The meeting demonstrated that since April 2002 international research on acrylamide in food has progressed rapidly, however there are still many questions that need to be answered. The interest in the acrylamide issue is apparent from the response to this meeting: 60 participants from the food processing and catering industry, governmental bodies and academia from Europe, Canada and the USA attended the workshop. A full list of attendees is given in Annex II. During the course of discussions several areas were identified to further investigate the formation of acrylamide in food. The results of this work may then be used to inform methods of reducing acrylamide levels. It was highlighted that there is a need to develop a better understanding of the fundamental chemistry of acrylamide, how it is formed, what the rate-limiting steps of formation are and how formation can be reduced. The main challenge for researchers is to understand how acrylamide is formed and how to influence the mechanism of formation, in order to reduce acrylamide levels whilst retaining the food’s nutritional and organoleptic properties, and not adversely affecting other food safety parameters.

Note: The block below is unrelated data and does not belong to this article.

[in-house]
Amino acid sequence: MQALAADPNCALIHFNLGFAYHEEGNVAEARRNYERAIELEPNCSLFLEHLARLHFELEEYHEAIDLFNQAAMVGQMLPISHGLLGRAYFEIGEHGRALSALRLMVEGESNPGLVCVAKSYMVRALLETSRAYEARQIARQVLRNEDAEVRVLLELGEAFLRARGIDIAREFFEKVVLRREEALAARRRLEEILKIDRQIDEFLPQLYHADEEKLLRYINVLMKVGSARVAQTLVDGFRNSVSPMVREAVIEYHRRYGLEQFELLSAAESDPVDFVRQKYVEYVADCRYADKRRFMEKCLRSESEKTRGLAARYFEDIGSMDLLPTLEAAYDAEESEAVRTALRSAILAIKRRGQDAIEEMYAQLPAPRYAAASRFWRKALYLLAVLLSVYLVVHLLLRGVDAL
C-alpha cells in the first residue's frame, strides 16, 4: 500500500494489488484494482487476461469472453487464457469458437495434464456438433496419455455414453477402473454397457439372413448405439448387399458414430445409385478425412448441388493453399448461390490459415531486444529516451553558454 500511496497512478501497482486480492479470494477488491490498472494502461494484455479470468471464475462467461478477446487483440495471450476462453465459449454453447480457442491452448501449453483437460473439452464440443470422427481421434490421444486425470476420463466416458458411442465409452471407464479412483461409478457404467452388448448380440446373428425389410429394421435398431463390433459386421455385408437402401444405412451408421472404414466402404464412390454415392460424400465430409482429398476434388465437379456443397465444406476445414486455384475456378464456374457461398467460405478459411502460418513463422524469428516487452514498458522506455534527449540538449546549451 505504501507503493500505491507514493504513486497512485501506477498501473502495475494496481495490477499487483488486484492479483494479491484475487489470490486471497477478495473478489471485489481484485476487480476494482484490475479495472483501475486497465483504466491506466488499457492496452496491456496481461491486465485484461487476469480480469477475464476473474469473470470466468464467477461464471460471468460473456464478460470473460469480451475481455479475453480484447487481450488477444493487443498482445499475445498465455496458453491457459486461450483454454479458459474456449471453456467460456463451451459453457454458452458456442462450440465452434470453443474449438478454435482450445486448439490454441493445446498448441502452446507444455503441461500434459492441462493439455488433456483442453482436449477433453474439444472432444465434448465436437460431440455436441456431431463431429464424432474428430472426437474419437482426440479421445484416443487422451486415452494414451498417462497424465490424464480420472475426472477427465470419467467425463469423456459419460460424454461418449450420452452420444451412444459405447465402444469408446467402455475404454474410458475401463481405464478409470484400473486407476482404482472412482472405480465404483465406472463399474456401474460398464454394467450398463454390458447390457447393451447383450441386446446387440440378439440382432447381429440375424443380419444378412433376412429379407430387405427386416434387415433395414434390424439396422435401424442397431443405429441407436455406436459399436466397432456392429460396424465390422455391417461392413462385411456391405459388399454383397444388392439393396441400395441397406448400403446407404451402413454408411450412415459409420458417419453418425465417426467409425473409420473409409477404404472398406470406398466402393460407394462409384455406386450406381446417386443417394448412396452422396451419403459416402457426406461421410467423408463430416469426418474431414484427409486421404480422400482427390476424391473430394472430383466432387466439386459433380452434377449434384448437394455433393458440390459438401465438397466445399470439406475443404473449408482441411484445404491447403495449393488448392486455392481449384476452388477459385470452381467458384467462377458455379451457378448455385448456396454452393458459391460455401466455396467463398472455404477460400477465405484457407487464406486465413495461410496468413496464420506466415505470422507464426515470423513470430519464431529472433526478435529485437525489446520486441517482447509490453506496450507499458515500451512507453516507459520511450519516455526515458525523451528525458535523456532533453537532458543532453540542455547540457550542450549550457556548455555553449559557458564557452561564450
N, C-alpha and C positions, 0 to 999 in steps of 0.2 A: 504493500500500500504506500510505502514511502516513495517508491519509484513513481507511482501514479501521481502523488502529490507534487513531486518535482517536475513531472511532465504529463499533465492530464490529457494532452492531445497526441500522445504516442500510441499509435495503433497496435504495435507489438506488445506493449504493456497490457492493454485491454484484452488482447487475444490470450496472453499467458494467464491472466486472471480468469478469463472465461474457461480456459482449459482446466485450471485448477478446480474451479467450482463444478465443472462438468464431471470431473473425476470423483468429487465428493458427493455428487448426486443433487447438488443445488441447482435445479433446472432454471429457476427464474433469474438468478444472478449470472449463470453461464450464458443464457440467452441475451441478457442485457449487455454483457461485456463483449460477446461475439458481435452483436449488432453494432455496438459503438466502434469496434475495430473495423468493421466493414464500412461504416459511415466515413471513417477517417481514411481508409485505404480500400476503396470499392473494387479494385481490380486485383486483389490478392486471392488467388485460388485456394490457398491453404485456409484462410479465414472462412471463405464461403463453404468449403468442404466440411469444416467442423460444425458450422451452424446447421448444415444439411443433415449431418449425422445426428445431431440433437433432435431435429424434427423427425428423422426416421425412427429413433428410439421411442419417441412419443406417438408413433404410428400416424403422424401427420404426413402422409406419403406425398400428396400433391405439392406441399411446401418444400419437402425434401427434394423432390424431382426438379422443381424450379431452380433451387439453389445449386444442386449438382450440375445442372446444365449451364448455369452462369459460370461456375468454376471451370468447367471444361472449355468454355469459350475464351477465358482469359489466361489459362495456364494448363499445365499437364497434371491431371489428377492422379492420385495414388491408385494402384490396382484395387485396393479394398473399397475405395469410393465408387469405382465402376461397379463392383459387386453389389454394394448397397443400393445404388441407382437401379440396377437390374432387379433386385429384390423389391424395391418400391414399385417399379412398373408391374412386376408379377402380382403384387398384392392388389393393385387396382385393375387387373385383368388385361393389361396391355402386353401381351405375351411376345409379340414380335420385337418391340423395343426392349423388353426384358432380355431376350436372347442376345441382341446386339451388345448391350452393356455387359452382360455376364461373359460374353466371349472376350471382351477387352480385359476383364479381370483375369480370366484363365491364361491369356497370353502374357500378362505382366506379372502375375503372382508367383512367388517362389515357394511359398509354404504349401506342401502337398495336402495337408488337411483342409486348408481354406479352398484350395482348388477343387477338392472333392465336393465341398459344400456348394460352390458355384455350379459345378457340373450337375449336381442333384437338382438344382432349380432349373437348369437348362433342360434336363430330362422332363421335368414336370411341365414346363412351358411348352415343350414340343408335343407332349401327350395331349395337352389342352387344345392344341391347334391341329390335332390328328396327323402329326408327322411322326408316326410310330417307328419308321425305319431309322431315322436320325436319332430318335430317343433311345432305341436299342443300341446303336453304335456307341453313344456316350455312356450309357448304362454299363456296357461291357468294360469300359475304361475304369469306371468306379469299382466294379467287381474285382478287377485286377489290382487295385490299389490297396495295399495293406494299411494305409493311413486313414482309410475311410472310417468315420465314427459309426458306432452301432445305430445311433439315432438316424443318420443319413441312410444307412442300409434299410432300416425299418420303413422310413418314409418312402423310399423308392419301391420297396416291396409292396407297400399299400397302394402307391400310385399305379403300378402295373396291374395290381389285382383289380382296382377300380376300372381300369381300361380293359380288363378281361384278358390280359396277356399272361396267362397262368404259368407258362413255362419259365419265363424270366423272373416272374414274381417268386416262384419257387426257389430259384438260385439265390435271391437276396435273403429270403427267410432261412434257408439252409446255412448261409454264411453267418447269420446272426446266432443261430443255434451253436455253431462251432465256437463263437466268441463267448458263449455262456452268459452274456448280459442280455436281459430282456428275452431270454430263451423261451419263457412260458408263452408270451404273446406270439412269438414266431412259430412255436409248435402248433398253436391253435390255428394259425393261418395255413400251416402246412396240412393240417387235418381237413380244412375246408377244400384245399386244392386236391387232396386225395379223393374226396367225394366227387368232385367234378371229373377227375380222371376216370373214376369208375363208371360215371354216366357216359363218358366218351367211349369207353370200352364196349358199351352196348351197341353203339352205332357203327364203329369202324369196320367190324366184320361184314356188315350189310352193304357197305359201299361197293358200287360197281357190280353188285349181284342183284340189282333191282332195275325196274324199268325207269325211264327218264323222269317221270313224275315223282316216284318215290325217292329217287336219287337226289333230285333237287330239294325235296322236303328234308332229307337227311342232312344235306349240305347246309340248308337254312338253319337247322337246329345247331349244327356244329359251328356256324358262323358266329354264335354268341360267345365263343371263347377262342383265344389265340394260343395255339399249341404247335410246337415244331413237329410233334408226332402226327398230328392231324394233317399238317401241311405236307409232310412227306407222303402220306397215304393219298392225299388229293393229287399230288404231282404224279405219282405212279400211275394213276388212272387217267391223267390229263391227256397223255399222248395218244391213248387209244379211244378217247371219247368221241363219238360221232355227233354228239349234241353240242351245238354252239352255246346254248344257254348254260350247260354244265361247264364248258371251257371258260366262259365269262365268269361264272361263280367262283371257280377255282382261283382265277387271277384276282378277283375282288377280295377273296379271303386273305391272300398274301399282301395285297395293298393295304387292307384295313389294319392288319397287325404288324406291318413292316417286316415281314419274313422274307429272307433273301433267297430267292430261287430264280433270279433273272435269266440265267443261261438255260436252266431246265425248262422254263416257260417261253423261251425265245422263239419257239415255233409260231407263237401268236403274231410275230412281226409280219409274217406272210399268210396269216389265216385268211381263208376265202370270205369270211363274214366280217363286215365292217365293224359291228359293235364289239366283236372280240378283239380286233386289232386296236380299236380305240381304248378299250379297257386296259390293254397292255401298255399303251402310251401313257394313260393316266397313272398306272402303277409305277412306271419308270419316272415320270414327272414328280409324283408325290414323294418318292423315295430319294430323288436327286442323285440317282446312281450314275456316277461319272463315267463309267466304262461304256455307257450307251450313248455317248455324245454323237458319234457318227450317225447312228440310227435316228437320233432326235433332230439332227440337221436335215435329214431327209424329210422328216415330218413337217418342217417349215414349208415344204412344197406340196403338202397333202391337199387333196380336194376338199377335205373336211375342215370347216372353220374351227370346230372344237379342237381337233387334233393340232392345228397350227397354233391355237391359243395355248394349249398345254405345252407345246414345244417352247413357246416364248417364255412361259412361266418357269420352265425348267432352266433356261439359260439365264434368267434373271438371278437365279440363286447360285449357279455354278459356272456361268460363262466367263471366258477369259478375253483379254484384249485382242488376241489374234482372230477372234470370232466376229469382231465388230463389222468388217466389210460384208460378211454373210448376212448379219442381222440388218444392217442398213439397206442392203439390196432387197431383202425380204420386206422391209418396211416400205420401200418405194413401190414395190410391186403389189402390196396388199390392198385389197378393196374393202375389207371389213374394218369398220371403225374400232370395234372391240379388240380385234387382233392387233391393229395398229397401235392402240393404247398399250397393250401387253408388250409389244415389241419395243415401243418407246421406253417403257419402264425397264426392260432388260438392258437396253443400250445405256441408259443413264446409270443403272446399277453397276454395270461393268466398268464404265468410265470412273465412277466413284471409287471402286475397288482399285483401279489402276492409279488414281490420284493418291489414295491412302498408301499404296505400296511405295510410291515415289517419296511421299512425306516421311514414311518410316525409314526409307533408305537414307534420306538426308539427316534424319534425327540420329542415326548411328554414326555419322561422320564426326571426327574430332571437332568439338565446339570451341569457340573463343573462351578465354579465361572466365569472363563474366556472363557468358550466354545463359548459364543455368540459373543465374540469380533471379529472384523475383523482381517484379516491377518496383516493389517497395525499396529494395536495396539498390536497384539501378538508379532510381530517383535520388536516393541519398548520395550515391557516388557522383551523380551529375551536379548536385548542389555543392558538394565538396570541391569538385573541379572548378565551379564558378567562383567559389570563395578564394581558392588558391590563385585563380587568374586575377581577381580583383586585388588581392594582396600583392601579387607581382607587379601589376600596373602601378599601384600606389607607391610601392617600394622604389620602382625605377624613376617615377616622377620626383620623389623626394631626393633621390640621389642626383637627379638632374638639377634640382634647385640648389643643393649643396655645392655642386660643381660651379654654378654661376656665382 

Areas identified as needing further research included:
• The role of water and the physical state of the food matrix.
• Time and temperature processing parameters.
• The influence of ammonia/ammonium bicarbonate and other CO2-releasing agents
on acrylamide levels.
• Chemical or enzymatic reduction of acrylamide e.g. using asparaginase to reduce
• Developing profiles of acrylamide precursors in raw materials and examining the
effects of natural variation (e.g. crop variety, weather, season and agronomic
practices) on these. This information could be used to advise farmers, concerning
husbandry and crop storage to potentially minimise the acrylamide precursors, or
could be transferred into a plant-breeding programme.
• Optimising storage conditions of potatoes to obtain a balance between acrylamide
production potential and organoleptic properties.